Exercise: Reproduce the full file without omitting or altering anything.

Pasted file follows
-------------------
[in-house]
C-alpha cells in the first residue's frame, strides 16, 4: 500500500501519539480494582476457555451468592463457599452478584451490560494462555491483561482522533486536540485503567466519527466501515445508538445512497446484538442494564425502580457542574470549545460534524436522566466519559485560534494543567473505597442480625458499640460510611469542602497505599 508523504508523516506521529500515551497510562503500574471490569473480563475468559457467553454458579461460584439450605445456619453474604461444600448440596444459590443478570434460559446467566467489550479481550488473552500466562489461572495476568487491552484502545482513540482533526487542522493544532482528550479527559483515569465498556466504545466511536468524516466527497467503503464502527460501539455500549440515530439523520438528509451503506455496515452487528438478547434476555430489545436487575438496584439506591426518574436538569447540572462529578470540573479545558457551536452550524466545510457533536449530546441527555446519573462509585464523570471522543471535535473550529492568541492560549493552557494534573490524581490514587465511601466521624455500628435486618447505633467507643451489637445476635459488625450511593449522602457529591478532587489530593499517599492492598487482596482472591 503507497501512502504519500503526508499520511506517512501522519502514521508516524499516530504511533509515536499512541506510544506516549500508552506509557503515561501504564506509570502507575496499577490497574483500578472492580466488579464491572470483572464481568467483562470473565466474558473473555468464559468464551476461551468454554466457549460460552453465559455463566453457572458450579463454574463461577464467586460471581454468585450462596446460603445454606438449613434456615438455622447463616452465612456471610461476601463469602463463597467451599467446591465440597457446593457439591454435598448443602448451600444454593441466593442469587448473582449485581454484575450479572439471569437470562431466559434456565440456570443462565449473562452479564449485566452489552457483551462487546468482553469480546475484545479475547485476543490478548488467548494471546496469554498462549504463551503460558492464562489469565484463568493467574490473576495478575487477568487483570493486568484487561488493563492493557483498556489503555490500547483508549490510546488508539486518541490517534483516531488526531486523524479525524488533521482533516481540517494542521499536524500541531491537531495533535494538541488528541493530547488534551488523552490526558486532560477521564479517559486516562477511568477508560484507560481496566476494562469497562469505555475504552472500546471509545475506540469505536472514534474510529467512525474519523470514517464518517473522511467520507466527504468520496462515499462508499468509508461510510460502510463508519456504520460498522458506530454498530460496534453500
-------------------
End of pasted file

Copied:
[in-house]
C-alpha cells in the first residue's frame, strides 16, 4: 500500500501519539480494582476457555451468592463457599452478584451490560494462555491483561482522533486536540485503567466519527466501515445508538445512497446484538442494564425502580457542574470549545460534524436522566466519559485560534494543567473505597442480625458499640460510611469542602497505599 508523504508523516506521529500515551497510562503500574471490569473480563475468559457467553454458579461460584439450605445456619453474604461444600448440596444459590443478570434460559446467566467489550479481550488473552500466562489461572495476568487491552484502545482513540482533526487542522493544532482528550479527559483515569465498556466504545466511536468524516466527497467503503464502527460501539455500549440515530439523520438528509451503506455496515452487528438478547434476555430489545436487575438496584439506591426518574436538569447540572462529578470540573479545558457551536452550524466545510457533536449530546441527555446519573462509585464523570471522543471535535473550529492568541492560549493552557494534573490524581490514587465511601466521624455500628435486618447505633467507643451489637445476635459488625450511593449522602457529591478532587489530593499517599492492598487482596482472591 503507497501512502504519500503526508499520511506517512501522519502514521508516524499516530504511533509515536499512541506510544506516549500508552506509557503515561501504564506509570502507575496499577490497574483500578472492580466488579464491572470483572464481568467483562470473565466474558473473555468464559468464551476461551468454554466457549460460552453465559455463566453457572458450579463454574463461577464467586460471581454468585450462596446460603445454606438449613434456615438455622447463616452465612456471610461476601463469602463463597467451599467446591465440597457446593457439591454435598448443602448451600444454593441466593442469587448473582449485581454484575450479572439471569437470562431466559434456565440456570443462565449473562452479564449485566452489552457483551462487546468482553469480546475484545479475547485476543490478548488467548494471546496469554498462549504463551503460558492464562489469565484463568493467574490473576495478575487477568487483570493486568484487561488493563492493557483498556489503555490500547483508549490510546488508539486518541490517534483516531488526531486523524479525524488533521482533516481540517494542521499536524500541531491537531495533535494538541488528541493530547488534551488523552490526558486532560477521564479517559486516562477511568477508560484507560481496566476494562469497562469505555475504552472500546471509545475506540469505536472514534474510529467512525474519523470514517464518517473522511467520507466527504468520496462515499462508499468509508461510510460502510463508519456504520460498522458506530454498530460496534453500